Conquering our challenge

This is a guest post by Idil Osman.

Taking on Tough Mudder was one of the most challenging days each one of us have had. It was both emotionally and physically taxing, but yet immensely rewarding. The challenge to do Tough Mudder was of course our brother Bashir’s plan. He embarked on a fundraising campaign to build 50 wells across some of the driest and drought prone areas in east Africa. He had a fun raising target of £165,000, which he hoped to achieved by asking people to sponsor him to undertake Tough Mudder.

Sadly he passed away in July last year. At this time he had already raised more than half the funds and was well on his to becoming fit for Tough Mudder. It was an extremely difficult time: for us, for his friends, his colleagues and the thousands of people whose lives he had touched. But we didn’t want Bashir’s efforts and legacy to die with him. We as his siblings therefore decided to continue his fundraising and participate in Tough Mudder on his behalf.

The fundraising target by the grace of Allah was achieved within weeks of Bashir’s passing. Getting ready for Tough Mudder proved to be more tricky, at least for me. My younger siblings were generally quite fit; my brothers play a lot of football, while my sister is a marathon enthusiast, having run a number of half marathons already. I on the other hand am a workaholic and tend to dedicate very little time to other aspects of life. This had to change.

I joined the local gym, consulted a personal trainer, got a medical check up and diet advice. I felt very motivated but this came crashing down on the first day I hit the gym. I came face to face with how unfit I was and spent the next two days nursing some serious muscle ache. Determined, I went back to the gym that same week and soon started to feel the benefits of regular exercise.

Within a few weeks I was able to start running in the park which helped me to build stamina. In the gym I did 3 cardio classes and spent two days doing strength conditioning exercises. I would precede the cardio classes with a run. I did this for three months until Tough Mudder day came. My siblings had a similar training regime with some of them opting to do more running and others doing more of the football games they normally play combining it with weight lifting.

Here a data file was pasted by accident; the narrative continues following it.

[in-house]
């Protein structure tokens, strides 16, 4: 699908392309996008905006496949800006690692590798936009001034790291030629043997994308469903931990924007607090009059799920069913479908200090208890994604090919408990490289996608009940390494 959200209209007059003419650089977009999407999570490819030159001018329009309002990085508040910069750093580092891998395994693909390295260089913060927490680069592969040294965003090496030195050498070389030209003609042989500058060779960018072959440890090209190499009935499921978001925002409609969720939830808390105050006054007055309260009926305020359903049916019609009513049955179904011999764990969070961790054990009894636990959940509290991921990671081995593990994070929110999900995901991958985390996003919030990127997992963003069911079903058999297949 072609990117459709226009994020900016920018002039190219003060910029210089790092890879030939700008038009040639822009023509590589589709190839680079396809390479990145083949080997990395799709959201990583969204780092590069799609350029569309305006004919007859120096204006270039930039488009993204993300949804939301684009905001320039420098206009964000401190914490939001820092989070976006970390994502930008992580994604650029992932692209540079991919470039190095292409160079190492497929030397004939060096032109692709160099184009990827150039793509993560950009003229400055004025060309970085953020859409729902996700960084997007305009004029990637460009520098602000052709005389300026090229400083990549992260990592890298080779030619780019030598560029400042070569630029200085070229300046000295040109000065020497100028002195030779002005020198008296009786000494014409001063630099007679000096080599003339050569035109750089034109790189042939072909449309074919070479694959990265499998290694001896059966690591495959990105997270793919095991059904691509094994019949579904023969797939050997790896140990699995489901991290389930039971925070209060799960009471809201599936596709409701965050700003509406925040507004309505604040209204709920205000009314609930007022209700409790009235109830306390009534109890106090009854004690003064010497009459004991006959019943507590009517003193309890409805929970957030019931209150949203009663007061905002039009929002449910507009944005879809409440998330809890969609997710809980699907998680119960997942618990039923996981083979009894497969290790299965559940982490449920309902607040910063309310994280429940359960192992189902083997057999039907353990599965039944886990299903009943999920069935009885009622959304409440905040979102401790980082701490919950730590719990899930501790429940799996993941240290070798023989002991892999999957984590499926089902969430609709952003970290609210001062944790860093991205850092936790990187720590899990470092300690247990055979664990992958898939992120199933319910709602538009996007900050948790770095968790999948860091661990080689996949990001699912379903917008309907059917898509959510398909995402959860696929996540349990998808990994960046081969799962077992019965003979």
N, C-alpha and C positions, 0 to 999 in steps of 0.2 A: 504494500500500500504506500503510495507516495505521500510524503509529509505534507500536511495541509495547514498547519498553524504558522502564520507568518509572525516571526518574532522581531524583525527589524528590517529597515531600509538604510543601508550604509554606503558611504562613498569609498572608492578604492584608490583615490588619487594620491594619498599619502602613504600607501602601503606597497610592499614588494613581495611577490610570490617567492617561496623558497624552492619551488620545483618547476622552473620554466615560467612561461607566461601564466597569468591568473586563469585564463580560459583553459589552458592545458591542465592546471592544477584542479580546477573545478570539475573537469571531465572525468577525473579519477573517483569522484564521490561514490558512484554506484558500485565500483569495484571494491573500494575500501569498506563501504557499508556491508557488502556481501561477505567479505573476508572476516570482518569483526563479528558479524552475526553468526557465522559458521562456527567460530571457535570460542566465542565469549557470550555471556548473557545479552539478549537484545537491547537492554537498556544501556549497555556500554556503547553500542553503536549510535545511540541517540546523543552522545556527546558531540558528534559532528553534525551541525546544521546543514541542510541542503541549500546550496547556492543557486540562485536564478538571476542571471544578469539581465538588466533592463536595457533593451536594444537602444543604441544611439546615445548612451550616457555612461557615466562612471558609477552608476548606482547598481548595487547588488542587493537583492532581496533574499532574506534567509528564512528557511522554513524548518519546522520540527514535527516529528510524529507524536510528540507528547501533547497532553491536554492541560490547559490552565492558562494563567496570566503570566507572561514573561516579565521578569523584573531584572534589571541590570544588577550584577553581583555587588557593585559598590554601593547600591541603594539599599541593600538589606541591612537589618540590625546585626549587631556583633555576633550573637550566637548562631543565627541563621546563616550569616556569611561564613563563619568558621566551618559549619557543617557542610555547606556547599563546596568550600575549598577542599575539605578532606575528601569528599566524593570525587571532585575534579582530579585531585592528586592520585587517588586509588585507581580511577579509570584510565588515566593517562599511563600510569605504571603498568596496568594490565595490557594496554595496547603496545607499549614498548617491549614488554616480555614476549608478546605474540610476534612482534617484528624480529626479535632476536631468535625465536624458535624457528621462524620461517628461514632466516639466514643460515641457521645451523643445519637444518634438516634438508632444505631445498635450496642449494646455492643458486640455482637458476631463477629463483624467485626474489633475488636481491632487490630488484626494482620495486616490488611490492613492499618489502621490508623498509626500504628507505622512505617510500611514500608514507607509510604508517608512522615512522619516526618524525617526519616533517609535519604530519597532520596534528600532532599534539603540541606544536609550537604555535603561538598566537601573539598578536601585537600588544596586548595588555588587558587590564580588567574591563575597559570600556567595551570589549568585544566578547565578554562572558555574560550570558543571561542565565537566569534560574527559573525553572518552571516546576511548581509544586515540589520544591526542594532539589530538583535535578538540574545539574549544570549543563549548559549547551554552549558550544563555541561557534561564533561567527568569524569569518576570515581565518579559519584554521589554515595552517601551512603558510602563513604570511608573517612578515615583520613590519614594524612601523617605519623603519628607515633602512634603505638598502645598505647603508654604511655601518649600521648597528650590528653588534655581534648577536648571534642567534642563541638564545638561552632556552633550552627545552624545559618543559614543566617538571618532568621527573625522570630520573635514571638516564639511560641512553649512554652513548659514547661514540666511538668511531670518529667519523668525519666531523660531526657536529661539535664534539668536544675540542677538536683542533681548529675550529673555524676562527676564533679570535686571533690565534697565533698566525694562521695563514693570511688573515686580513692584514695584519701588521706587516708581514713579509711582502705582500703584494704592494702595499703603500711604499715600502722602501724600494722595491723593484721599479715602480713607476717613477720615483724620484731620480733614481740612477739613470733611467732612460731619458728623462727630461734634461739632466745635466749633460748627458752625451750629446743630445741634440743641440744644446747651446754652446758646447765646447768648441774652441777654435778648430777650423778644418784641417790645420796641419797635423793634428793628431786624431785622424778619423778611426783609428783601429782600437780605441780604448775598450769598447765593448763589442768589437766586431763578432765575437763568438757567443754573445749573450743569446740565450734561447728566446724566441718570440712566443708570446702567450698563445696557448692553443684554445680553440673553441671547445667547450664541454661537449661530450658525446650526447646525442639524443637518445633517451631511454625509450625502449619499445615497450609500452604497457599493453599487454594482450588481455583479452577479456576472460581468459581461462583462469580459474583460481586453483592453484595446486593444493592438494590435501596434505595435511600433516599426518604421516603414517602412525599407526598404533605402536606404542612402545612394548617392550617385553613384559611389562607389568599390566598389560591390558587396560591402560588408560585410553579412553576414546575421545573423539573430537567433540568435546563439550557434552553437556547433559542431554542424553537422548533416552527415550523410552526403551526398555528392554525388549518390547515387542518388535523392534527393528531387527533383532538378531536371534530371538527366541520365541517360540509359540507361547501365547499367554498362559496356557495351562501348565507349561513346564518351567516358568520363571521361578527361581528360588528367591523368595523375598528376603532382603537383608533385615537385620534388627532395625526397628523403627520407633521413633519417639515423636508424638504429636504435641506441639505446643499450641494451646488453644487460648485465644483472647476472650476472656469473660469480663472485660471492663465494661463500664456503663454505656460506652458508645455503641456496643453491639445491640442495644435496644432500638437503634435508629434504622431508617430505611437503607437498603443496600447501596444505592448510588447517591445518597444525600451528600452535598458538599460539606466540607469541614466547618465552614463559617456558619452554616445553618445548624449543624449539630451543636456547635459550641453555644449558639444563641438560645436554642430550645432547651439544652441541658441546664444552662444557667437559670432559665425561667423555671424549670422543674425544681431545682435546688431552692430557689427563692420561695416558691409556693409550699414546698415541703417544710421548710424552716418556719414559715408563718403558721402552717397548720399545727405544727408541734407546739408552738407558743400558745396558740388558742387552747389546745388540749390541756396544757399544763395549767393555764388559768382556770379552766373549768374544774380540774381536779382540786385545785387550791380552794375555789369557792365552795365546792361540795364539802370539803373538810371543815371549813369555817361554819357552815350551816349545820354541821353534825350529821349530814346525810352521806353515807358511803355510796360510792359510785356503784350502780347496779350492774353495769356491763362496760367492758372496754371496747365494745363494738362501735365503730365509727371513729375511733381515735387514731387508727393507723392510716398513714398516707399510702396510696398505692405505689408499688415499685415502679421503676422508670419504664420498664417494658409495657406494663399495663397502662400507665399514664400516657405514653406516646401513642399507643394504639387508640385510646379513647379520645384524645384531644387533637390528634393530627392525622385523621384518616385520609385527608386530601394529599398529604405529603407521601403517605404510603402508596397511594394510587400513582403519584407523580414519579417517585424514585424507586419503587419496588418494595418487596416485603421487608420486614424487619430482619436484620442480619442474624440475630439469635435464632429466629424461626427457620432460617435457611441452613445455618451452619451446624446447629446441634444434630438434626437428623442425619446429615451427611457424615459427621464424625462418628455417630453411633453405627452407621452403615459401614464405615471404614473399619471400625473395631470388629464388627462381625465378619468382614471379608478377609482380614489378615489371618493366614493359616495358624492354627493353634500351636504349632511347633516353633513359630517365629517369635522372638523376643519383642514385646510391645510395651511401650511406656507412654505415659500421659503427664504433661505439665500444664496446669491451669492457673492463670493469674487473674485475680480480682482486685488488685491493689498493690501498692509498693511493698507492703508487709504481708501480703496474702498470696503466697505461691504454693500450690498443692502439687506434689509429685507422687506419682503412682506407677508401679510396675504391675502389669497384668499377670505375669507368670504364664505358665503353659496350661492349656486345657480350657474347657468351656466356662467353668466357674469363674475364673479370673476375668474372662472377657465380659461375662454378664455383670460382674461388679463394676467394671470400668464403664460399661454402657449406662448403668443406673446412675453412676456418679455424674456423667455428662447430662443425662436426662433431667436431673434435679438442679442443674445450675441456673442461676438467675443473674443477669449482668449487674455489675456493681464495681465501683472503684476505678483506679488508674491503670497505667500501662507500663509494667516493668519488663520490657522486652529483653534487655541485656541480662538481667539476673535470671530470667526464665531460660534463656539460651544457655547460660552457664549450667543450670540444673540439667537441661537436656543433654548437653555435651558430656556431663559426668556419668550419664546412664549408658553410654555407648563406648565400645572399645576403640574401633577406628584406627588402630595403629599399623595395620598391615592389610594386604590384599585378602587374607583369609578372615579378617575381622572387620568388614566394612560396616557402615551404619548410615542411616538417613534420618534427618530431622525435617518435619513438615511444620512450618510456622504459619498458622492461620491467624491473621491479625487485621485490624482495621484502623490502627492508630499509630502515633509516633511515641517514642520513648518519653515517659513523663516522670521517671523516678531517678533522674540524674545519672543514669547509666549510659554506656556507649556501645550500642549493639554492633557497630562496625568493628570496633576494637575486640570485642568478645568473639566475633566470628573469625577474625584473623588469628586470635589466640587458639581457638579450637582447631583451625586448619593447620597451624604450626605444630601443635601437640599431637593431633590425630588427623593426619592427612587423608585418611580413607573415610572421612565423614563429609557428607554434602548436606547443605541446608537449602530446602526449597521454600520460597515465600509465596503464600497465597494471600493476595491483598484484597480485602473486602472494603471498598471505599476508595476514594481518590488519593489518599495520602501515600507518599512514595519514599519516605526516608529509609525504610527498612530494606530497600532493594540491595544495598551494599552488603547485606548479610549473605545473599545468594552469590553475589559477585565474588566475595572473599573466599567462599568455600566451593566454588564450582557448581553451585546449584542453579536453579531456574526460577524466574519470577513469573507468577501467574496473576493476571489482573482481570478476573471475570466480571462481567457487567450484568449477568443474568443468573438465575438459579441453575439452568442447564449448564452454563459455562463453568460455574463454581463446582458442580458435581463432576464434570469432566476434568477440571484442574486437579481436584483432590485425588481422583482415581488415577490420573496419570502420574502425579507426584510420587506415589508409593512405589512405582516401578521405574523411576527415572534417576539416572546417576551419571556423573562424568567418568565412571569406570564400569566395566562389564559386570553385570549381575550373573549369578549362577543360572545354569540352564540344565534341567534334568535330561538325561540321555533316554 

When the day came, none of us felt quite ready, but we were determined to finish it however long it would take. The Tough Mudder course is 12 miles long. There were some gruesome challenges: from the icebox challenge to the several 10-12 feet walls we had to climb. Everywhere was muddy, filled with periodic mud hills we had climb over and there were too many cold mud pools we had to walk through. If that wasn’t enough, Tough Mudder ensured electrocution was awaiting us at the very end. Our clothes were torn. I lost a leg of trousers halfway through and a shoe towards the end.

But the joy of all that anguish came when we passed the finish line and completed the course. It took us four and half hours. We needed a good few days to recover from the muscle ache and I don’t think any one of us would rush to do it again, but we are very happy to have realised our brother’s intention. We hope he would be proud.

Idil, Abyan, Muad and Mohamed

Tough Mudder for Bashir

Following the tragic death of Bashir Osman, head of FOSIS, last July, his siblings have joined together to take on Tough Mudder in his place, to raise money for Penny Appeal’s Thirst Relief appeal.

Bashir had been planning to take on the 12-mile challenge when the tragedy occurred last summer. With a fundraising target of £165,000, he was raising money to build 50 wells in East Africa, to benefit people in poverty and drought-stricken areas. He had planned to train for the event over a period of 12 months, in an effort to regain good health and inspire others to support the cause:

“As you all know I am in not the best of shapes over the past couple of years due to an abdominal injury. This injury has led me to gain weight exponentially. Over the next months I am going to part-take in Tough Mudder which is a 10-12 mile long obstacle course. In order to do this my fitness levels should to an adequate level.” — Bashir Osman

He was dedicated to this training regime until he passed away. Knowing that many people would benefit from his efforts, he was committed and passionate about this goal. So much so, that his own fundraising page has already raised £168,826 towards the cause.